2The former rector of Christ Church and St. Peter’s, Philadelphia (VII, 170–1n), who was elected Chaplain of Congress on July 8, 1776. His early sympathies for the revolutionary cause changed, however. On Oct. 8, 1777, he wrote a long, intemperate letter to George Washington urging Congress to rescind the Declaration of Independence and negotiate a peace. America’s prospects were dismal, he argued: the members of Congress (many of whom he named) were incompetent; the army was undisciplined and cowardly; the navy was practically nonexistent; the expectation of French aid, fueled by intelligence from BF, was “a fiction from the first.” Washington was stunned by this “ridiculous, illiberal performance” and forwarded the letter to Congress. It was copied by many members and widely circulated, with versions also appearing in the New York and Philadelphia press. Duché was denounced, and sailed for England in December, 1777; when he arrived, he learned that his assets had been confiscated and his wife and children had been evicted from their home. They joined him in 1780. Whitfield J. Bell, Jr., comp., Patriot-Improvers: Biographical Sketches of Members of the American Philosophical Society (2 vols. to date, Philadelphia, 1997–), II, 9–19; W. W. Abbot et al., eds., The Papers of George Washington, Revolutionary War Series (18 vols. to date, Charlottesville and London, 1985–), XI, 430–7, 528; Smith, Letters, VIII, 150–1, 158, 161, 168–9, 182–3, 194, 213; Rivington’s New-York Loyal Gaz., Nov. 29, 1777; Pa. Evening Post, Dec. 13, 1777.

3Duché was married to Elizabeth Hopkinson, the sister of Francis Hopkinson and daughter of Thomas Hopkinson (I, 209n; IV, 208). BF had known Thomas Hopkinson and Duché’s father, Jacob Duché, Sr. (VII, 170n), since their service together as directors of the Library Company of Philadelphia. The elder Duché and his son had witnessed BF’s 1757 power of attorney to his wife Deborah: VII, 169–70.

4BF expressed that good opinion in a 1765 letter: XII, 125–6. A member of the APS since 1768, Duché was also a trustee along with BF of the Dr. Bray Associates of London.

5The Rev. Richard Peters (III, 187n) resigned in 1775.

6For an account of the tensions that Duché experienced as a clergyman of the Church of England accountable to an American vestry see Clarke Garrett, “The Spiritual Odyssey of Jacob Duché,” APS Proc., CXIX (1975), 146–9.

7Juliana Penn, widow of Pa. proprietor Thomas Penn, was currently in Paris, trying to gain BF’s assistance in recovering her family’s property in America: XXXVIII, 343–4, 464n. Her son-in-law William Baker, a member of Parliament and the executor of part of Thomas Penn’s personal estate (Namier and Brooke, House of Commons, II, 42–3), and her nephew Richard Penn, Jr., were also with her: Richard Penn, Jr., to BF, Feb. 25, below; Benjamin Vaughan to the Earl of Shelburne, Jan. 28, 1783 (APS); Howard M. Jenkins, “The Family of William Penn,” PMHB, XXI (1897), 346, 421.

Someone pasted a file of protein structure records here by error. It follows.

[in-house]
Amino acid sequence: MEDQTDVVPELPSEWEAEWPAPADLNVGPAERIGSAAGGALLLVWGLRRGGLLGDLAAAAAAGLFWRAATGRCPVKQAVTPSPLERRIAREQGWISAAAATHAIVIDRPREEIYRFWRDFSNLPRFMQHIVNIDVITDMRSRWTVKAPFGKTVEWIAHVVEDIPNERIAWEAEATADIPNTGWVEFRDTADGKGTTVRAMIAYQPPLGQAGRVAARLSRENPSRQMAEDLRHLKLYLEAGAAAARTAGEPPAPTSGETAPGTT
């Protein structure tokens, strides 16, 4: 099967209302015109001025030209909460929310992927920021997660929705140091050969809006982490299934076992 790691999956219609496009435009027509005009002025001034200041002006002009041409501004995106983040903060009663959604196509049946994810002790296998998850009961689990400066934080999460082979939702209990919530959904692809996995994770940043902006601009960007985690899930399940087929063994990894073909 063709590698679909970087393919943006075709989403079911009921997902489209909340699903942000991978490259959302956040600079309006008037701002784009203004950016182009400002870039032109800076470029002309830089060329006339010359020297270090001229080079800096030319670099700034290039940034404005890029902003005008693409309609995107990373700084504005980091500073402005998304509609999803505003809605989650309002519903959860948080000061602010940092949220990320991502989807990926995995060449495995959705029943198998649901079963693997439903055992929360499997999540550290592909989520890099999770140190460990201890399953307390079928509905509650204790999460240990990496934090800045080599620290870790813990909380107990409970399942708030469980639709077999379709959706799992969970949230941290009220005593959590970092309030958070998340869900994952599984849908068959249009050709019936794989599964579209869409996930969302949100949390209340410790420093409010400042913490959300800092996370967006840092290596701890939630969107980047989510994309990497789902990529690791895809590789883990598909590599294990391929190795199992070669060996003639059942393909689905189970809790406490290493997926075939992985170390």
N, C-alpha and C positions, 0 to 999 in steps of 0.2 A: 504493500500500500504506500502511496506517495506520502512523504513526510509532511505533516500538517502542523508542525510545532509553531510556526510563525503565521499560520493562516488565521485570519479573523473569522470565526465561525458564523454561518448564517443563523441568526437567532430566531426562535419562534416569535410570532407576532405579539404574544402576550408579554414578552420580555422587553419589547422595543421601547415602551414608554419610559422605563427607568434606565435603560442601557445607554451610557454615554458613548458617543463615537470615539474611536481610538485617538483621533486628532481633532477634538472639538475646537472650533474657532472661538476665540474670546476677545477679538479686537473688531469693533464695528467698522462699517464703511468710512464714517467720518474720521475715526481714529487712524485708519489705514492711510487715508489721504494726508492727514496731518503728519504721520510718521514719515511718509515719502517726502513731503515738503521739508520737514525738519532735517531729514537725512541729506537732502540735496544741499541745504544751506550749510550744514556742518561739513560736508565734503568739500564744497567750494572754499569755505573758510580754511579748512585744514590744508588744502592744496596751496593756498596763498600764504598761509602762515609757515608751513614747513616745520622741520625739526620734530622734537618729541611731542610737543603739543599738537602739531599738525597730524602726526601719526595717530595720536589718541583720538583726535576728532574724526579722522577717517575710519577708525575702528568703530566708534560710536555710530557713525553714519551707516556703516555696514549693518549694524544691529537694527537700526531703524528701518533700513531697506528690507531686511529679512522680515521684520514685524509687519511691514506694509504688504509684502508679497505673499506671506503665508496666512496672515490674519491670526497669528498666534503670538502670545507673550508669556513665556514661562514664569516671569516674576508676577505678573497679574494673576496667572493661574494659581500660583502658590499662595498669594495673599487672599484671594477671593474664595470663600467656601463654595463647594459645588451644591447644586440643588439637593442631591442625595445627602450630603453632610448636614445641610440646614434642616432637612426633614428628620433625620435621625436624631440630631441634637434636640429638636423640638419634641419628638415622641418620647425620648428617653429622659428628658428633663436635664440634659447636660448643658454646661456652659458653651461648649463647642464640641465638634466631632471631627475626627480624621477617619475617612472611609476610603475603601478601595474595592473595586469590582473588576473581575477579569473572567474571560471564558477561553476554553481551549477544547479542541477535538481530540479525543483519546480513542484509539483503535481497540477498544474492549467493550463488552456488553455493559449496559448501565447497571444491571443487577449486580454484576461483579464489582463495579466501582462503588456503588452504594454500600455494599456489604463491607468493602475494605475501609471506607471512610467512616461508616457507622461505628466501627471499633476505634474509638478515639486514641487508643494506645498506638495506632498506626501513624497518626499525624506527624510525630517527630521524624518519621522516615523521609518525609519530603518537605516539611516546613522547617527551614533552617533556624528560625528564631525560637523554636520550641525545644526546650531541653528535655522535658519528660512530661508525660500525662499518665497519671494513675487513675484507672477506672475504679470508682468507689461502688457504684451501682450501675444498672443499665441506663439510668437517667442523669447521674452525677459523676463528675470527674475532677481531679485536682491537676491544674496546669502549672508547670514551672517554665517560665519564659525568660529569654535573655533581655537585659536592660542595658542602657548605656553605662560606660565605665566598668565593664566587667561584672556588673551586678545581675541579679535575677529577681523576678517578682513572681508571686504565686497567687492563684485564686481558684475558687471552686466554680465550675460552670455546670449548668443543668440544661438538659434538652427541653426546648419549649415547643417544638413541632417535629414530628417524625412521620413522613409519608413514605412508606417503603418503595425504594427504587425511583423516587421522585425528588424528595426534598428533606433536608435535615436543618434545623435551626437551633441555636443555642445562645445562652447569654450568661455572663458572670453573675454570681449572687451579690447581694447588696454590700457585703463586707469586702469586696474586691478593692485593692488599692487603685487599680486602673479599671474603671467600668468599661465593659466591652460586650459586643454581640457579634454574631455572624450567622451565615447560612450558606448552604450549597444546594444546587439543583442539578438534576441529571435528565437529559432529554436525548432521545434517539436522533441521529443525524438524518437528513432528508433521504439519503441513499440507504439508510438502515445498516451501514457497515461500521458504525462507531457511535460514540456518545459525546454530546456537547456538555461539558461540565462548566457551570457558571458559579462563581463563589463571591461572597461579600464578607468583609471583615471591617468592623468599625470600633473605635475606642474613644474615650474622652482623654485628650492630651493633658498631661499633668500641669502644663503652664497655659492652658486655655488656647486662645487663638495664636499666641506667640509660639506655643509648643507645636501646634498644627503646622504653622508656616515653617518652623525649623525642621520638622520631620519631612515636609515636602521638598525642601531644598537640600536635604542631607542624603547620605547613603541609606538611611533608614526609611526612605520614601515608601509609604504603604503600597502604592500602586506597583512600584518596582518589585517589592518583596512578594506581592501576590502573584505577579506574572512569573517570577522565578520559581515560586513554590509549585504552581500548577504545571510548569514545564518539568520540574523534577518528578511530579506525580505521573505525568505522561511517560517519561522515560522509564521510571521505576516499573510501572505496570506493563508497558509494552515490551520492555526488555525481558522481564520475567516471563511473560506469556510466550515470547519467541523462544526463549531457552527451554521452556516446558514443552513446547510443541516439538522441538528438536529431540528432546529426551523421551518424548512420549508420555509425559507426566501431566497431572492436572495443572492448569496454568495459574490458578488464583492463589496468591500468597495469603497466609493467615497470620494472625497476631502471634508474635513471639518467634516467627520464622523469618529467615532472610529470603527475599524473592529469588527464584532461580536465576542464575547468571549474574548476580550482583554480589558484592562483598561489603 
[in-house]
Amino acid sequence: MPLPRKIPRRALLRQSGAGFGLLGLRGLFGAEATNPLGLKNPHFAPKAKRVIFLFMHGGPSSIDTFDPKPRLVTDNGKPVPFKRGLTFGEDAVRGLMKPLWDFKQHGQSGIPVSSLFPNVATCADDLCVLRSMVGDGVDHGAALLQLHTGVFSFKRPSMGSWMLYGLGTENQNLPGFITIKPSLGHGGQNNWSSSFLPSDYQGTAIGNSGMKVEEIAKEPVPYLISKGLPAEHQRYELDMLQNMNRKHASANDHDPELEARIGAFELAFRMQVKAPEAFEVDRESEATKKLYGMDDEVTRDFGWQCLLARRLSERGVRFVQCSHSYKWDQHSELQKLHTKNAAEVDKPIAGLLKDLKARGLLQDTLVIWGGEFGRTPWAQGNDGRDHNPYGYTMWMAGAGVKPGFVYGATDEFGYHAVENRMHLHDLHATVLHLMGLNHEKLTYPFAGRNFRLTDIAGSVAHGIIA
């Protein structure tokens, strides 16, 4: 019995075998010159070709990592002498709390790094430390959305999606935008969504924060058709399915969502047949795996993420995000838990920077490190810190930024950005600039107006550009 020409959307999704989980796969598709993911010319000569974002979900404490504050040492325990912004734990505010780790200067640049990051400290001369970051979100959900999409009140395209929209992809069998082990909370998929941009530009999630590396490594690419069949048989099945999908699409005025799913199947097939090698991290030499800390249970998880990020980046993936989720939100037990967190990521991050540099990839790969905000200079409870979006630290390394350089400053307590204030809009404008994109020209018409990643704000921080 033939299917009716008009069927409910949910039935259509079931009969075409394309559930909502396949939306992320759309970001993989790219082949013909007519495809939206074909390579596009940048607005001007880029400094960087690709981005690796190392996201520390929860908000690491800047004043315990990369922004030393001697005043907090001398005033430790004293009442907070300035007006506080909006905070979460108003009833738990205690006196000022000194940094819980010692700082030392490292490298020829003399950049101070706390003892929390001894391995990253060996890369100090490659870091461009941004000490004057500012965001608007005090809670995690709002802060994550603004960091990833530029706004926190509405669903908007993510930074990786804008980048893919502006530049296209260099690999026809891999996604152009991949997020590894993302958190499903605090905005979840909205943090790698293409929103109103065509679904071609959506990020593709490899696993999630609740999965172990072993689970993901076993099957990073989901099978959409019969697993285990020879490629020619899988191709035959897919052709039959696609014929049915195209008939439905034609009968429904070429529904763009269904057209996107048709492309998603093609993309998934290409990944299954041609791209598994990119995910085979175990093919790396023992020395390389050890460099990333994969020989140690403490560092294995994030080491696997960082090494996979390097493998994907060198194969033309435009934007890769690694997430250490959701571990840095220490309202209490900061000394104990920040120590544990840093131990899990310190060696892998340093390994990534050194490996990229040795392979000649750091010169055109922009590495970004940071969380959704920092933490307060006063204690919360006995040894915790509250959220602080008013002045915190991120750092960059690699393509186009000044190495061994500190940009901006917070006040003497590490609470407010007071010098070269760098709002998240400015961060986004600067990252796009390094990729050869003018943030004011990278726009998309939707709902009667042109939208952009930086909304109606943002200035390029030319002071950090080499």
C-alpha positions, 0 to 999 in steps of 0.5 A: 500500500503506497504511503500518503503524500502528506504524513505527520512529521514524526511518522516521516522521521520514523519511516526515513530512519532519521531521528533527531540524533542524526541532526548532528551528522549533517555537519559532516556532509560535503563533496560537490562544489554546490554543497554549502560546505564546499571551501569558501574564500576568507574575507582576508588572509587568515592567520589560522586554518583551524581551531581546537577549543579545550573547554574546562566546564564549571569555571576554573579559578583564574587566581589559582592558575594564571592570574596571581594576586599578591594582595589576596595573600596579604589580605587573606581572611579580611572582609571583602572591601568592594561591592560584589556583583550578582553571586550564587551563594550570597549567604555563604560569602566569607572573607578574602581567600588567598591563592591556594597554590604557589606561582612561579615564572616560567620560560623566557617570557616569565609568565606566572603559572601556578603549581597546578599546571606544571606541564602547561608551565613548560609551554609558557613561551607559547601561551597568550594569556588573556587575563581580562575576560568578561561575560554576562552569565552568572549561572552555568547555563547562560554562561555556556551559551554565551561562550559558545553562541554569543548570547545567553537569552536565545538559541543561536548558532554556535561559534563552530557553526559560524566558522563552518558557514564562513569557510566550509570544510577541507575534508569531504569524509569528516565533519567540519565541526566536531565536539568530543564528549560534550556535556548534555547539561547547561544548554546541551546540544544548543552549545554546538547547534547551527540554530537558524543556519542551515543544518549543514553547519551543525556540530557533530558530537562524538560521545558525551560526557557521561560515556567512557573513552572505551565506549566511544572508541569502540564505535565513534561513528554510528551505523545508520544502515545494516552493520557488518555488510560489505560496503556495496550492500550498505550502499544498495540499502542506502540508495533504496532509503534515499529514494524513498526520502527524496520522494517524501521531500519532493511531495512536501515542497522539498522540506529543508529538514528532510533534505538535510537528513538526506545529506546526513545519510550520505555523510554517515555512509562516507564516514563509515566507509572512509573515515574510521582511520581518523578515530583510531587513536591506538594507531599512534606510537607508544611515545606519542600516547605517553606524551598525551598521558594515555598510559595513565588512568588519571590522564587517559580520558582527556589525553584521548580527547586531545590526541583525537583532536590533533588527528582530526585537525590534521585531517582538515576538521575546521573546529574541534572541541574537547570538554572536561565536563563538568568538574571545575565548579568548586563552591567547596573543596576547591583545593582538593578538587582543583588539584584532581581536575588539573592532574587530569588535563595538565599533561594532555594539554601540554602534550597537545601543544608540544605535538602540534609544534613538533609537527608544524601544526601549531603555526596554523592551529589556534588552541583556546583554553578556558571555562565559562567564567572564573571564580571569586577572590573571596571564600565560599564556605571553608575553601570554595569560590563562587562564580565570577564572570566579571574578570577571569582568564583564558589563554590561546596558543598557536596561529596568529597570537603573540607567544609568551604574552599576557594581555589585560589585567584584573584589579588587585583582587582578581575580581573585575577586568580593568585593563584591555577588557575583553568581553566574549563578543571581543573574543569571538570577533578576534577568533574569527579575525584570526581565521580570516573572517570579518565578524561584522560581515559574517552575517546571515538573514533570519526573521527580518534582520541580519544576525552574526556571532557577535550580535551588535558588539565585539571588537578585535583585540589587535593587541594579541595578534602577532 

8Duché was appointed to this position in July, 1782. The pensions of American Loyalists were reevaluated in early 1783, though there is no indication that Duché’s was threatened: Garrett, “The Spiritual Odyssey of Jacob Duché,” p. 150; George A. Ward, ed., Journal and Letters of the Late Samuel Curwen … (London, 1842), pp. 367–8.

9On March 6, 1778, the Pa. Assembly passed an act for “the attainder of divers Traitors,” which provided that if certain persons, including Duché, failed to appear for trial by a specified date, the Commonwealth would seize their estates. The Supreme Executive Council was empowered to attaint other individuals, and in eight subsequent proclamations between 1778 and 1781, the Council designated 453 persons as traitors. James T. Mitchell and Henry Flanders, comps., The Statutes at Large of Pennsylvania from 1682 to 1801 (17 vols., [Harrisburg], 1896–1915), IX, 201–15; Wilbur H. Siebert, The Loyalists of Pennsylvania (Columbus, Ohio, 1920), pp. 57–8.

1William White (XVII, 246n) succeeded Duché as rector. The large house Duché and his family had owned on Third Street was now occupied by Thomas McKean: Bell, Patriot-Improvers, II, 11, 17; Smith, Letters, XVI, 742n.

2On Jan. 25 Grantham notified Francis Osborne, Marquess of Carmarthen, later 5th Duke of Leeds (1751–1799), that he would be appointed ambassador to France. Carmarthen received official notification on Feb. 9. He never served, however, because of the change in ministry two weeks later: ODNB; Oscar Browning, ed., The Political Memoranda of Francis Fifth Duke of Leeds … (London, 1884), pp. 77–9.

3Duché only copied one paragraph of White’s acceptance, a declaration that if Duché were permitted by the civil authorities to return, and if the vestry desired to reinstate him, White would resign. This “Extract from the Minutes of Vestry” was taken from White’s letter of April 15, 1779: Benjamin Dorr, A Historical Account of Christ Church, Philadelphia, from Its Foundation, A.D. 1695 to A.D. 1841; and of St. Peter’s and St. James’s, until the Separation of the Churches (New York and Philadelphia, 1841), pp. 194–6.